The Algona Republican from Algona, Iowa on December 25, 1895 · Page 2
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The Algona Republican from Algona, Iowa · Page 2

Algona, Iowa
Issue Date:
Wednesday, December 25, 1895
Page 2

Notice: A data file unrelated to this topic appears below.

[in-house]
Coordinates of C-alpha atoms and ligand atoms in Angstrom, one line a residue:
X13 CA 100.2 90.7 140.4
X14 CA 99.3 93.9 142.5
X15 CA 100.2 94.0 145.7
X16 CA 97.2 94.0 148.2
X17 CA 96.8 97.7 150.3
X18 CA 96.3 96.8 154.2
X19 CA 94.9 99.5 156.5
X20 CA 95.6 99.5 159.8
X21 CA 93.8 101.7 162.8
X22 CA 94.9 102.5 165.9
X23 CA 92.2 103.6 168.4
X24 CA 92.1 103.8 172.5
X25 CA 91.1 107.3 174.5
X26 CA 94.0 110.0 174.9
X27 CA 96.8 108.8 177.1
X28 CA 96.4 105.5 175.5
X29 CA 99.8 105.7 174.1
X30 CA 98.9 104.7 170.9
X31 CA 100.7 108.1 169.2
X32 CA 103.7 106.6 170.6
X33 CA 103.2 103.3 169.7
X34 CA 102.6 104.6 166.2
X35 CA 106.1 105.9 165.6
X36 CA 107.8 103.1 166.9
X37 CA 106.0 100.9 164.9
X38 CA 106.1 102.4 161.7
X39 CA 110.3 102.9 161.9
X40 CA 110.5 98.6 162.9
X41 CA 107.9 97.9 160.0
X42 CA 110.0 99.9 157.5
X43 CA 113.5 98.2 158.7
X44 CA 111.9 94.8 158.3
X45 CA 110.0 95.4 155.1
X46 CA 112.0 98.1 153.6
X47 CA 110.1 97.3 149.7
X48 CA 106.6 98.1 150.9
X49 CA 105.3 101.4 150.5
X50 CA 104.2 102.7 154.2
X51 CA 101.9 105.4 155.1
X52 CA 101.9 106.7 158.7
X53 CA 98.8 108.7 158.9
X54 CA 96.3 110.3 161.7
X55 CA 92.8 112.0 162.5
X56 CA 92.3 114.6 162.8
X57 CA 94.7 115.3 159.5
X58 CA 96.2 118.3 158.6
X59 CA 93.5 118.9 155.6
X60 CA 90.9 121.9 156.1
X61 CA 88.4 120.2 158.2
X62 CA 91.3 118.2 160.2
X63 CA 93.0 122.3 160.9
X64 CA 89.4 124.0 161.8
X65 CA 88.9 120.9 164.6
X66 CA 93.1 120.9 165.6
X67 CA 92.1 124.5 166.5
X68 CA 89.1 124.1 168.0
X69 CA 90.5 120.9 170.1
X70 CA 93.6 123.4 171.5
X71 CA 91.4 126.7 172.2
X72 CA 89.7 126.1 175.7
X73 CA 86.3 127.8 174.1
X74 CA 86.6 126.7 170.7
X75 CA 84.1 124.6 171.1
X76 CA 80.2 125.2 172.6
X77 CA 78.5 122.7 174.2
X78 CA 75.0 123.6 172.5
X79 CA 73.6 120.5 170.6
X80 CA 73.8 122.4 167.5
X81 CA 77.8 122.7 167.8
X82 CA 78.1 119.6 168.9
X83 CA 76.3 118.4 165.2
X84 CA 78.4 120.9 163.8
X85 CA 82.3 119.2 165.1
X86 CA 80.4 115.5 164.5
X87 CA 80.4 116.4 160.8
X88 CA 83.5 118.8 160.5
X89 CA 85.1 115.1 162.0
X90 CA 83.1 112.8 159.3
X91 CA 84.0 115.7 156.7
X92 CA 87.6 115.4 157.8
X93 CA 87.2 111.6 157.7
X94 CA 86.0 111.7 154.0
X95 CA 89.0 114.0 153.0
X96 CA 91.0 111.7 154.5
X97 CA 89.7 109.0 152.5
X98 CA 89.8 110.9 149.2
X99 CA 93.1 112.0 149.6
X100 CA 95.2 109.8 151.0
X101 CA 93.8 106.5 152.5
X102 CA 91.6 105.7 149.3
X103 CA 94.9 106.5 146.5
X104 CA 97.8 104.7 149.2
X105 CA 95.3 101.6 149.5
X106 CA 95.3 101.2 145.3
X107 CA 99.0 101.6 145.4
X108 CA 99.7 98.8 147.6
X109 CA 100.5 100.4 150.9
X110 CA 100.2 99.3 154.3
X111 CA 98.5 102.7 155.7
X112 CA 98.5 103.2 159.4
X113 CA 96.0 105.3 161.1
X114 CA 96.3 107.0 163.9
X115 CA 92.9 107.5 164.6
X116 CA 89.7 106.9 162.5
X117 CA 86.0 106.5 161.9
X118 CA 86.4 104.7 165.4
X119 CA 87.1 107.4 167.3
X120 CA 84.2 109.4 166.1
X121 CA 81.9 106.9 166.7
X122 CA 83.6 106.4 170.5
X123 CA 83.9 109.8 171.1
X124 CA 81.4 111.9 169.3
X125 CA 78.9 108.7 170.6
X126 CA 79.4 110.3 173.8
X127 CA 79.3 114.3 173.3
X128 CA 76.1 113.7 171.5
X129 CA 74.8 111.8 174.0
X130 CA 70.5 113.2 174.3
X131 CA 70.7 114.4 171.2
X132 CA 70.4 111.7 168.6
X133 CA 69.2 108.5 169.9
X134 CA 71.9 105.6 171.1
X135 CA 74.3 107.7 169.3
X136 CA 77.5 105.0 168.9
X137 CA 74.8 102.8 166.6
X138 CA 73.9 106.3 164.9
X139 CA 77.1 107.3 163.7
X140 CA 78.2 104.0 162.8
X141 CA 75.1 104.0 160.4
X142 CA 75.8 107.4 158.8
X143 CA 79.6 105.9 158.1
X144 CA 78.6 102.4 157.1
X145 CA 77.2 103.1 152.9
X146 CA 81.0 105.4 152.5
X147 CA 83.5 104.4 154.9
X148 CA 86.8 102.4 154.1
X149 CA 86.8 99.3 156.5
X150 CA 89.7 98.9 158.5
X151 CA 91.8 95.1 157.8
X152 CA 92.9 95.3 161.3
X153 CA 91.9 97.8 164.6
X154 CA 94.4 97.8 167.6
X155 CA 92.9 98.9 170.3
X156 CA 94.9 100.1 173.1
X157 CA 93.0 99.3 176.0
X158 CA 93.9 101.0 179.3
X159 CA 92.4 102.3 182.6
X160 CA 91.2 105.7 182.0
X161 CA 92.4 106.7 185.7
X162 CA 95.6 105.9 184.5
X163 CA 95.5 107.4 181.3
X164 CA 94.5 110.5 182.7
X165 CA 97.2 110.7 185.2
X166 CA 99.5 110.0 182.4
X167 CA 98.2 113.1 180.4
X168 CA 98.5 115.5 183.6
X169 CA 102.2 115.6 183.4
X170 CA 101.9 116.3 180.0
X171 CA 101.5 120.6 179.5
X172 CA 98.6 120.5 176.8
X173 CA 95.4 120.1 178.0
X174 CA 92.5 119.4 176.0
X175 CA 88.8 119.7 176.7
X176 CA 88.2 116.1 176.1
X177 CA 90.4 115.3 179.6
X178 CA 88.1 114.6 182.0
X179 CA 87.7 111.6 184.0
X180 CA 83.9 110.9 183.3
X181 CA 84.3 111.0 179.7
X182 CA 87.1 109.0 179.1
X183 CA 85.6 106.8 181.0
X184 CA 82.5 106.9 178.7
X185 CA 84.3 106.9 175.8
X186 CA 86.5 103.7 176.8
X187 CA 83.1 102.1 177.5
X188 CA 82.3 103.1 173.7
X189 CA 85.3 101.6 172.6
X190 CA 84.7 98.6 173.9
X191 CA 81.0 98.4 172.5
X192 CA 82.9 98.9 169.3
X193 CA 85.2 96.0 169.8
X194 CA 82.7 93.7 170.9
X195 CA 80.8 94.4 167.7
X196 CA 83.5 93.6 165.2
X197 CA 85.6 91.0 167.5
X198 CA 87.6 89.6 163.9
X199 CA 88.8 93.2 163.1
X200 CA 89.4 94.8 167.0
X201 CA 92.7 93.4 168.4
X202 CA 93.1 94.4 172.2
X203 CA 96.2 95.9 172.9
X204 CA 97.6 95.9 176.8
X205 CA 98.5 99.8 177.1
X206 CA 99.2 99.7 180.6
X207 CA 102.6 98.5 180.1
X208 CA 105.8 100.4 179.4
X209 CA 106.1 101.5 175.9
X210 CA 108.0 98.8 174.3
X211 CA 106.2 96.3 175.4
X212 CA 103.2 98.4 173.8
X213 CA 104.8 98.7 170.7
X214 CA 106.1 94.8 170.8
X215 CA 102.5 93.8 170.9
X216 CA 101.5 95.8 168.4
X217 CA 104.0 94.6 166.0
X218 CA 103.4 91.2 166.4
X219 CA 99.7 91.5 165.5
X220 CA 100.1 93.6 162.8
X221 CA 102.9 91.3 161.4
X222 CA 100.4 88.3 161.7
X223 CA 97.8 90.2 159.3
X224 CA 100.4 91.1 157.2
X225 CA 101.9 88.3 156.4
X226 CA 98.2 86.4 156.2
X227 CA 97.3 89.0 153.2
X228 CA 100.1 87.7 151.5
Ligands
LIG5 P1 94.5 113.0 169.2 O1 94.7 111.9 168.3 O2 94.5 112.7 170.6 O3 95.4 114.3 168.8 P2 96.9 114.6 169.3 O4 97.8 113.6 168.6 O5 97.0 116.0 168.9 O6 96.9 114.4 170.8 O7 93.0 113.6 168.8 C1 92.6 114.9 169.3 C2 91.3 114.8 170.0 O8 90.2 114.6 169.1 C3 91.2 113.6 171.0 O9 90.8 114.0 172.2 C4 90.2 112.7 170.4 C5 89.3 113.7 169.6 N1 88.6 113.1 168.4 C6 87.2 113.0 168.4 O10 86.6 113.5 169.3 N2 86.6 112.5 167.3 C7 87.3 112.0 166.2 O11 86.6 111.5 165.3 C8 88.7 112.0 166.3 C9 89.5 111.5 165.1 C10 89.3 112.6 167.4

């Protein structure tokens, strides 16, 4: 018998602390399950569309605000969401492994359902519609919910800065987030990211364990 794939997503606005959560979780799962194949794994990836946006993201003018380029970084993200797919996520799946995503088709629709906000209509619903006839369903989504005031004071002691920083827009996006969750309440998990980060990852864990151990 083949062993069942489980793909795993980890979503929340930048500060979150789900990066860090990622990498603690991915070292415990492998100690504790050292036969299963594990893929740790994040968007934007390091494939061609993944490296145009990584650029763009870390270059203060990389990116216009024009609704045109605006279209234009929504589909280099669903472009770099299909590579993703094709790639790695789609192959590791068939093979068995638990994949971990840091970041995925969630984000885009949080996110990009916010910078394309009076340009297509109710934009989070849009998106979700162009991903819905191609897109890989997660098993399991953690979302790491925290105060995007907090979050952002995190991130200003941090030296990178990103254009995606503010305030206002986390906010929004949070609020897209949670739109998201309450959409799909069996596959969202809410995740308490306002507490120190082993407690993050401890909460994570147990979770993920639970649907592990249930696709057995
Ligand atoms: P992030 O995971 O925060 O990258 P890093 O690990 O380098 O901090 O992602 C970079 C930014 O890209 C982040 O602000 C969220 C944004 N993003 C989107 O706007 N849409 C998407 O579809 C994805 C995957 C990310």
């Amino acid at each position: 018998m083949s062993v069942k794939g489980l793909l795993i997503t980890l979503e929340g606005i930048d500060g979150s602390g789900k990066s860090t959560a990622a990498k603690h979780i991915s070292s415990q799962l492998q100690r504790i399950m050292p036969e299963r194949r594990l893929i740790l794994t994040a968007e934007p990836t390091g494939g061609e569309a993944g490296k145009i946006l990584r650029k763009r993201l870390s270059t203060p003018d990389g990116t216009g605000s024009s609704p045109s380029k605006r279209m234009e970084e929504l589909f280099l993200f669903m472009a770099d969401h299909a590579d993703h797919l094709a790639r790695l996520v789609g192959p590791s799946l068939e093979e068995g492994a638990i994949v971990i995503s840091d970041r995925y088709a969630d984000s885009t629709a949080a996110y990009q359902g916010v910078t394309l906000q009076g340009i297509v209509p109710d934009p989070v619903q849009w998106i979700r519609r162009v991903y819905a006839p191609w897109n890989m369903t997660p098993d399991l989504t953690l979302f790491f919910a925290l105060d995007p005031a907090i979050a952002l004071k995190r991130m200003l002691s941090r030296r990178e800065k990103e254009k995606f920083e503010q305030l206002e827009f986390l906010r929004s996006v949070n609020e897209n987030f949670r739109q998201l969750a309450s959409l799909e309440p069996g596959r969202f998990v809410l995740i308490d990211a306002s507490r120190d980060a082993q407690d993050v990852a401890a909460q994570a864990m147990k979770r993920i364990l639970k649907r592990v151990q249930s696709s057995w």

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Don't take any substitute ^ < with the same name but different H g spelling on which your dru^ist 5 "> makes twice as much • • • • • • • u> BEWARE OF IMITATIONS ' Frank W, Dingley. will do If used as a wash according to directions : prevent transmission of blood diseases, skin diseases, acute and chronic ulcers, stricture, fissure of the hands and feet, Eczema, Tetter, Salt Rheumatism, Incarnation of the Bladder. Diseases of the bones, joints and muscles, Byphiletic insanity, Scurvy, Scrofula in many forms. The above a.nd a hundred other forms of disease are traceable directly or indirectly to Syphilitic Biood Poison for which the pr. Jackson's English Safety Tablets is a sure preventative, ano Is a safe Germ Killer, rendering contagion hardly possible, i»ence its value. Jt neglected such troubles result fatally. Mailed Anywhere sealed, $1 \ six boxes for S5. Medical »4y|cefree. J^OK^ON MEPIOAL i!O., , in,, or our agent, F. W, Bicycle , t*« tt«*W* §t, u 0|)J«Spf !onimenel£l AEeOCXi YWFf? < SfeNDS A SPECIAL 9AQE tO CONGRESS. MES- ii the is th* mutt* * ftfcft fe^ on tft* Qn**tl6* 6f BonndftJ-y Ktftttet t/pholdti the thteii-in*. DeeJ. 17.— The fri-esi- debt's taessage to congress on the "Monroe doctrine" will doubtless be- tome one of the historic state papers centering around the f atnons fcrontui- ciamento of President Monroe. Accom- banj-ingthe message was Lord Salisbury' s reply to Secretary Olney'd note on the Veneznelan boundary dispute. Aftelf reciting the facts leading up to the final tef tiflal of Lord Salisbury to arbitrate the boundary question, the president says: Cout-80 to fnrsue IB Jflaln. The course to be pursued by this go?* eminent, in view of the present condition, does not appear to adinit of serious doubts. Mavin'g labored faithfully for many years to induce Great Britain to submit this dispute to impartial arbi« tration, and having now been finally apprised of her refusal to do so, nothing remains but to accept the situation, to recognize its plain requirements and deal with it accordingly. Great Britain's present proposition has never thus far been regarded as ad- missablo by Venezuela, though any adjustment of the boundary line which that country may deem for her advantage and may enter into df her own free will, cannot, of course, be objected to by the United States. Asks for a Commission. Assuming, however, that the attitude of Venezuela remains unchanged, the dispute has now reached such a stage as to make it incumbent on the United States to -take measures to determine with sufficient certainty for its justification, what is the the divisional line between the Republic of Venezuela and British Guiana. The inquiry to that end should, of course, be conducted carefully and judicially, and due weight should be given to all available evidence, records and facts in support of the claim of both parties. In order that such an examination should be prosecuted in a thorough and satisfactory manner, I suggest that the congress make an adequate appropriation for the expenses of a commission to be appointed by the executive who shall make the necessary investigation and report upon the matter with the least possible delay. When such a report is made and accepted, it will, in iny opinion, be the duty of the United States to resist by every means in its power, as a willful aggression upon its rights and interests,, the appropriation by Great Britain of any lands or the exercise of governmental jurisdiction over any territory which, after investigation, we have determined of right belongs to Venezuela; ITully Alive to the Consequences. In making these recommendations, I am fully alive to the responsibility incurred and keenly realize all the consequences that may follow. I am, nevertheless, firm in my conviction that while it is a grievous thing to contemplate the two great English speaking peoples of the world as being otherwise than friendly competitors in the onward march of civilization and strenuous and worthy rivals in all of the arts of peace, there is no calamity which a great nation can invite which equals that which follows a supine submission to wi'ong and injustice, and the consequent loss of national self respect and honor beneath which is shielded and defended a people's safety and greatness. _ THE HOUSE TAKES ACTION. Authorizes the President to Appoint a Commission. WASHINGTON, Dec. 20. — The day's session of the house did not last an hour, but it sufficed for the passage of a bill authorizing the president to appoint a commission to investigate the Venezuelan boundary and appropriating §100,000 for the expenses of the commission. The bill, which carries into effect the recommendations of the president's message, was prepared by Mr, Hitt (Rep,, Ills.), and met the approval of Speaker Reed. Although several Republican leaders expressed themselves in conversation as favoring the reference of the message to the committee on foreign affairs for a report, Mr. Boutelle of Maine was the only one who voiced the view on the floor. Speeches for the bill were made by Mr, Hitt and Mr. Crisp and attempted by other members who could not secure recognition. There was no vote against it and con- eiderable applause was given to the patriotic references in the speeches, THE SiNATE TAKfS ACTION. Home mil Va»i»lmp»»ly FMi«d WJfhout Dec, 33,— Tlw 8tovtes senate, without the formality of a roll call, b,8« passed the bill already adopted by the bou«e of representatives, empowering the president to appoint a oommisuion to determine the Venezuelft'BriUsb, Gujanft boundary. This action wa» the culmination of a debate adding A memorable page to congressional Wfrtery. It was » day of noble speeches bynptable men, The inject pf war between tbe United States a»4 amt Britain Wfts the i>re« yailiog thej»e wW0tt low<l expres8io» to truly patriotic sentiments, in stirring appeal f pj pjejwatios and defense, i» graphip prtrj-yajs. pj the boron of war, and, at times, in defiant warnings the people across tns water. dMous.sion the gatteries were by an eager pwwd, whose patriotic pulses fpund fr&ipeiU espwmons in , \vh,ich the presiding officer , w el of politicAl sentiment, and .yet, ia thy main, unifofm in titfting ffc® euppdft of the president's vigorotts as^eftioft 6f the Monrbe dofttrine and, if n>ed be, Any action essential to mtiihtairt the national dignity. Thefe Wefe stfonff eiptes- sions also, against the panic in American stocks and securities which it Was said the London commercial houses were seeking to bring about. Through^ out the debate there was an undefctir. fent of feeling that while the country would not shrink from Wat, if it Must come, yet that such & calamity was not imminent, shortly befdte 4 o'clock Mr. Morgan unexpectedly Withdrew the amendments to the bill, leaving it in its original form, f here was no demand for a roll call, As thb Sentiment of the Sehftte was clearly an unit and by a loud viva Voce vote the bill Was passed Without a dissenting tote. This completed the legislative enactment of the measure Which, With the signature of the presi' dent, has the full force and effect of a law. The passage of the bill was not, hoW* ever, the only exciting event of .the day, f«r at 4:80 o'clo6k the president's "tiles* sage urging the gravity of the financial situation and calling on congress not to adjourn for the holidays until relief was afforded, was presented to the senate. Its reading was followad With close attention, but the senators, absorbed With the stirring events of the debate, Were ready to adjourn without immediate consideration of the message. THE SENATORS ARE PATRIOTIC. Several Warlike Measures Make "their Appearance in the ITppt \r House. WASHINGTON, Dec. 20.—The senate shared the general sentiment of belligerency prevalent, and, from the outset of the session, the measures proposed breathed a spirit of patriotism and of preparation for any emergency that might arise concerning Venezuela. The first bill introduced was that of Mr. Chandler of New Hampshire, providing for an appropriation of $100,000,000 for a heavy increase in the national armament. This was quickly followed by a proposition authorizing the secretary of war to purchase a late device of heavy battery and for a report on the feasibility of equipping for service the old ship Constitution. Mr. Hill of New York added to the suggestions of de- s fense by asking immediate consideration of a bill making ex-Confederates eligible to service in the army and navy. No Dectsivci Action Taken. Aside from these steps inaugurating legislation the day passed without decisive action on the Venezuela question. The first investigation of the session was started by the passage of Mr. Call's long pending resolution for an inquiry into alleged corporate influences operating in the election of United States senators and representatives. As a further expression on the subject of British encroachments the senate agree'd to a resolution introduced by; Mr. Davis, calling on the president fofr information as to British or Canadian occupation, military or civil, of any part of the United States territory of Alaska. Throughout the day the senate galleries were crowded beyond their capacity, showing the keen public interest in anticipated developments on the British- Venezuelan question. For Coast and Frontier Defense. WASHINGTON, Dec. 20.—Mr. Grout of Vermont has introduced a bill for the appropriation of $100,000,000 for the defense of the seaboard and Canadian frontier. The bill proposes to raise the funds by 80-year 2 per cent coin bonds in small denominations, to be sold at the sub-treasuries and postoffices. Regarded as an Important Document. LIMA, Peru, Dec. 20.—President Cleveland's message on the British Guiana-Venezuelan boundary dispute is the subject of conversation among all those interested in political affairs and it is regarded as a most important diplomatic document, THOUGHT HE MAY BACK DOWN Statement From Salisbury on the Von* ezuoluu Question Promised. Soon. LONDON, Dec. 21.— Sir Michael Hicks- Beach, chancellor of the exchequer, made an address in Bristol which contained an important suggestion of the probable next step to be taken by the British government in the Venezuelan controversy, namely, the issuance of a statement by Lord Salisbury, which Sir Michael intimated, might put a new face on affairs. The chancellor warned his hearers against exaggerating the gravity of the Venezuelan trouble, Some persons, he went on, however, talk of the impossibility of war between the United States and Great Britain because of the ties of kinship between the two nations, Nothing was impossible, be asserted, whion bad already occurred, and i| kinsmen unfortunately diftered some* times* tbey becasae very bitter enemies, But there were reawurano*?, beiaid, in tbe fact tbftt be Aid not believe the peo, pie on either side of the Atlantic de* sired war, He thought that when tbe true §tfttement wnieb l<9rd Salisbury bad about prepared in dispatches was shortly pubUifeed the result would be happy, honorable and peaceful to botb sides. , _ Terrell »»4 0elfr)4ge Penfer, States Minister Terrell bas gone to Smyrna te eanfer witb Adwiral Self, ridge on fcojyd, jfe« United State,! flag, isWp Sa» Francisco regarding steps to be |f*ken in order te ensure tbe safety Q{ tbe American Turkey, " Well JfaeWB NSW YOBK, Peg. gi.*rA dispatch fo> The HeraJ4 f r.QW eo fi .stanjsno-p]e pays; fHi Uf lit MISSAtl $Ui§flo% is ill Somcttitnt fl** fceeft this fcrelefit freat fthd ttt* t« 'fe«t Bee, &d.«fhe flent'6 message 1 tddoflgfesd on the fifian* feial question, read in the senate jttst before adjournment, is as follows: In toy last animal message the evils of our present financial system were plainly pointed out and the causes and means of the depletion of government goldwfere eipiaiiied, It Was therein stated that after all the eff ofts that had been made by the executive be anah of the government to protect dur gold reserve by the issuance of bonds amounting to mote than $162,000,000, such reserve amottnted td bat littte more than $?9,ooo,66o, that about $16,« 000,000 had been withdrawn from the reserve daring the month previous to the date of the message, and quite large withdrawals for shipment in the imme' diate future were predicted. Tlie contingency then feared has reached us, and the withdrawal of gold since the communication referred to and others that appear inevitable threaten such a depletion in our government gold re* serve as brings us face to face with the necessity of further action for its protection. This condition is intensified by the presence in certain quarters of sudden and unusual apprehension and timidity in business 1 circles. We are in the midst of another season of perplexity, caused by our dangerous and fatuous financial operations. These may be expected To Recur With Certainty as long as there is no amendment in our financial system. If in this particular instance our predicament is at all influenced by a recent insistence upon the position we should occupy in our relation to certain questions concerning our foreign policy, this furnishes a signal and impressive warning that even the patriotic sentiment of our people is not an adequate substitute for a sound financial policy. ( i Of course there can bo no doubt in any thoughtful mind as to the complete solvency of our nation or can there be any just apprehension that the American people will be satisfied with less than an honest payment of our public obligations in the recognized money of the world. We should not overlook the fact, however, that aroused fear is unreasoning and must be taken into account, in all efforts to avert public loss and the sacrifice of our people's interests. The real and sensible cure for our recurring troubles can only be effected by a complete change in our financial scheme. Pending that the executive branch of the government will not relax its efforts nor abandon its determination to use every means within its reach to maintain before the world' American credit, nor will* there be any hesitation in exhibiting its confidence in the resources of our country and the constant patriotism of our people. Recommends Prompt Action. In ^view, however, of the peculiar situation now confronting us, I' have ventured to herein express the earnest hope that the congress, in default of the inauguration of a better system, of finance, will not take a recess from its labors before it has by legislative enactment or declaration done something, not only to remind those apprehensive among our people that the resources of this goA'erninent and a scrupulous regard for honest dealing, afford a sure guarantee of unquestioned safety and soundness, but to reassure the .world that with these factors and the patriotism of our citizens the ability and determination of oui 1 nation to meet in any circumstances every obligation it incurs do not admit of question. I ask at the hands, of congress such prompt aid as it alone has the power to give, to prevent, in a time of fear and apprehension, any sacrifice of the people's interests and the public funds, or the impairment of our public credit in an effort by executive action to relieva the dangers of the present contingency. GRQVER CLEVELAND. THE COMMITTEES NAMED, Speaker Reecl Announces the tlst to the Pause. WASHINGTON, Deo. 91,--The house listened to the announcement of the committees appointed by Speaker Reed ann then adjourned to Monday, Chair» man Dingley of the ways and means committee at once called a meeting for organization, He did not know what would be done as to the president's financial message. QAMPQS MUST HURRY UP. Instructed to Wak* 9«ip«rftt« Effort* t« Pflfeat Infurjpntf a* Once, KSY WSBT, Fla,, Dec, 88—Advices from Havw»» ftfge $hat CJ»nj|»of«^Jll niake desperate efforts immediately to break the power of the mlurgents., He has determined to force the fighting be. cause of uygfit orders from. J$a3rid, The paWftet baa interned Campos that unless deceive victories ape WO.R over the j»9urgeut8 Jmnjedifttely, it impossible for gpajn to procure to maintain be.r army OB the island, The miBiet«r of finance has said that the Spanish treasury ie empty and the insurgents have made SUQh tjjftt it is }jnpQ.ssjb}e to float a oew iu any ^WQ JlBHJjf r»U9» s.y Farmers,'.- ient&ftie pC cjosoa ft sucQessful we.etiug nt uo9,u. At 8 p. & ttje ii»iujgrtttJoH cou.YWtiou, waa CuUftd to Qr4er., Jjj«, fftciliti^ ftffPj-*Je,d tQ iftU for fewe of ewft I*.' , , ftrti** ttM tStfri t» <bf fcif« ftnittftiat ttim&i _ ^ , Ueo. Sl.-The *fifettne publishes the substance of thecofife* eion of fi&rfy ftaywftfd, dictated t6 the steao'^raphef in jail ju«t before th« eiecution. fhere' id considefable doubt expressed Us to the trttthftiifless of the Story previous to the fntifdSf of Misa Ging. Mowevet, when it dame to telling the fttoryef Iheef-iflie fot whidh he was txemtted, there is reason to believe that he confined himself tolerably strictly lo the truth. , ite claims teMw murdered a Chiha- man in San frahcisco With whom he had quarreled over cards; also anad» vehturesg at Pasadena, Cat, for the purpose of securing $600 she had. He also claimed to have shot a man in self defense at El JPasd del Itorte. the story of the murder ef Miss Qing was told in detail) or rather the plan* wing of the murder, and May Ward's story tallies very Well with the theory of the state at the trial.; She was killed for the insurance* dn her life. As to the murder itself the story of Slixt will have to be taken, he says, THE SfEAMPIPE EXPLODED, Fatal Accident oil Board the American Uot>v St. Paul, NEW YoftK, Dec. 20. "Five men Were killed and six injured by the explosion of a steam pipe on the American Line steamship St. Paul, while the Vessel lay at her dock at the foot of Fulton street, North river.. At the time of the accident, shortly after 7 a. m., there were 80 men of the crew in the fire room and 10 in the engine room. The main steam pipe, which is three feet in diameter, runs from the engine to the fire room. It was this pipe which exploded. The main stop- valve blew out. The accident is believed to have been due to a flaw in the pipe. The hospital authorities subsequently reported the death of Robert Wilson and Adolph Folker. This brought the total number of deaths to seven. ANOTHER BAD MINE EXPLOSION Twenty Killed In a Fire Damp Accident in Tennesiee. CHATTANOOGA, Tenn., Dec. 20.—In an explosion of fire damp in the mines of the Dayton Coal and Iron company at Dayton, Tenn., 20 men are supposed to have perished. The bodies of five miners have been taken out. Four Persons Were Suffocated. PHILADELPHIA, Dec.21.—Four persons were suffocated by a fire at the home of Andrew Johnson, 21 Farkham street, in the southeastern section of the city. The family consisted of Johnson, his wife and two children. .. • DEBS LEAVES THE FIREMEN. A. U. U. Leader No Longer a Member i of tile Brotherhood. TEBBE HAUTE, Ind., Dec.. 21.— At a meeting of the Brotherhood of Locomotive Firemen in this city; Eugene V. Debs, for many years its grand, secretary, was present and madb a speech, wit^drawiijg";JroijQ.':*the'- brotherhood. There is niuoh ! hostility [expressed in the organs of the Brotherhood of Locomotive Firemen and the American Railway union toward each other, and Mr. Debs' withdrawal from the former organization has not been unlocked for. ERASTUS WYMAN GOES FREE. Court of Appeals Sets Aside the Verdict Against Him. ALBANY, N. Y., Dec. 21.—The court of appeals has handed down a decision in the case of Erastus Wiman, charged by the R. G. Dun company with forgery, sustaining the opinion of the general term of the supreme court and reversing the judgment of conviction and sentence of five and a half years. Mr. Wiman is now a free man. LATEST MARKET EEPOETS, Milwaukee Grain. MILWAUKEE, Deo. 31,1895. FLOUR— Dull. WHEAT— No. 3 spring, 55%c; No. 1 Northern 58}<c; May, 5T^c. COEi,i>T— No. 3, 25c. OATS— No. 3 white, 18}<c; No, 3 white, Minneapolis tiraln. MINNEAPOLIS, Deo, 31, 1695. WHEAT— December closed at 61c; May 53#c. On Track— No. 1 hard, 5»}<o; No. 1 Northern, 5lc; No, 2 Northern, 50c. _ ^ Duluth Grain. DCLUTH, Des. '31, 1893, WHEAT-Caoh No, 1 hard, 62J^o; No, l Northern, fcl^e; No. 3 Northern, &K@ No, 8 $pri»g, 48^@40^0) rejepced, St. rum Union St°ok Y SUI PT. PAVI,. Deo, lower, following Eastern decline, .Yard? cleared parly, Range of prices, fO9@>3.$} CATTLE— Market steady; Fair demand for fancy grade* prices; light utppkerstyeftdy; heavy feeers dull 6«8KP™-Goo(i sbeep »a4 tomb* uteady ABcHiVgood demand- "Market steady ,an<} active, • ,...1 >••«•« '••• *• ™ '* Receipts? Sp|f», 1,600; cst^e, JT5j ealrss 10: sheep. 80ft Tsrdi, 4i»U ftwd fcf JOe lower thai* yesterday's a Mw r«»ge% at f3,40@3,W {of mixed; f3,*Q@l.4& for tar a,W for heavy; ' '-'",•'' • ' -'- "^ ,\ Vl J'J', i"t\j"<» ' V '_ ''.'<,• '. % > ' vtV'l.' 'Jt-iA STEAM and GASOLINE Pot-table ENGINES ttymt think of Dttyftig ftti ettglHe of ftfiy ske - kind send fot ofll- CATALOOUS No. 80, eon- 01-k talnlnp illustrations and prices otevei-y kind of Stnall engines up to 20 hftrse "psivef , at bottom fitlceSj or Ll8* Kdf. 29 for yacht engines, boilers and boat machinery. Either sent free, I9f Oaiial Street * » ' Ohloftgo, tns#>MS*vAMte* iu iNMiiaa »ti FLOWER BULBS FREE, 1 9 Choice AVlntei- Blooming Bulbs 1 0 - 1 " as follows! . 16 i Dutch Hyacinth, very fragrant, 3 Tulips, assorted, various colors, « Narcissus, white & yellow, fragrant. ;i Crocus, assorted colors, a SclllH Slberlcn, blun, HTIP ABPRD Poi' only 20 cents, stamps UUtt UJPJfM, or silver, and the names of 0 of your friends who buy bulbs or seeds, we will mail at once the 12 splendid Winter Blooming Bulbs to any address post paid and our new Illustrated catalogue for 1806 when ready. W. W. BARNARD & CO., Successors to Seedmen, Hiram Stbley & Oo. CHICAGO, SALESMEN Energetic, In every township, to represent us In the sale Of "John Sherman's Recollections of Forty Years In the House, Senate and Cabinet"; the most remarkable history of the times ane the greatest work on finance ever published ; sale equals "Grant's Memoirs" ; intelligent agents cannot fail to reap a harvest. Apply at once. National Publishing Co., 1 SO East Adams St. Chicago, III. JAVA and MOCHA COFFEE: Finest Can Coffee on tie Market. Blue Label. A combination of the finest Aden Mocha and Fancy Mark Java. Packed in I and 2-pound air-tight cans, thereby retaining all of the aroma and freshness lost In bulk coffee exposed to the elements. Returnable if not satisfactory. Never sold in bulk or in paper, foil or pasteboard packages. LANGDON & HUDSON, Sole Distributors, FOR OUR | Fall Catalogue 'J-ii"® ^i,|.. ; n.i& -th§ finest we have yet published— 1CX) pages, pro,fuse}^ ; "iliustn^d.* l lt will tell you ¥ all about the new Fall and Winter Hate, Furnishing Goods, Shoes and W • * . '• j«h« « i , < '/?', •^ and will : ^,, i ^ ^^|^ ^^j *;vfHE^HUBl ; : ( '*l ,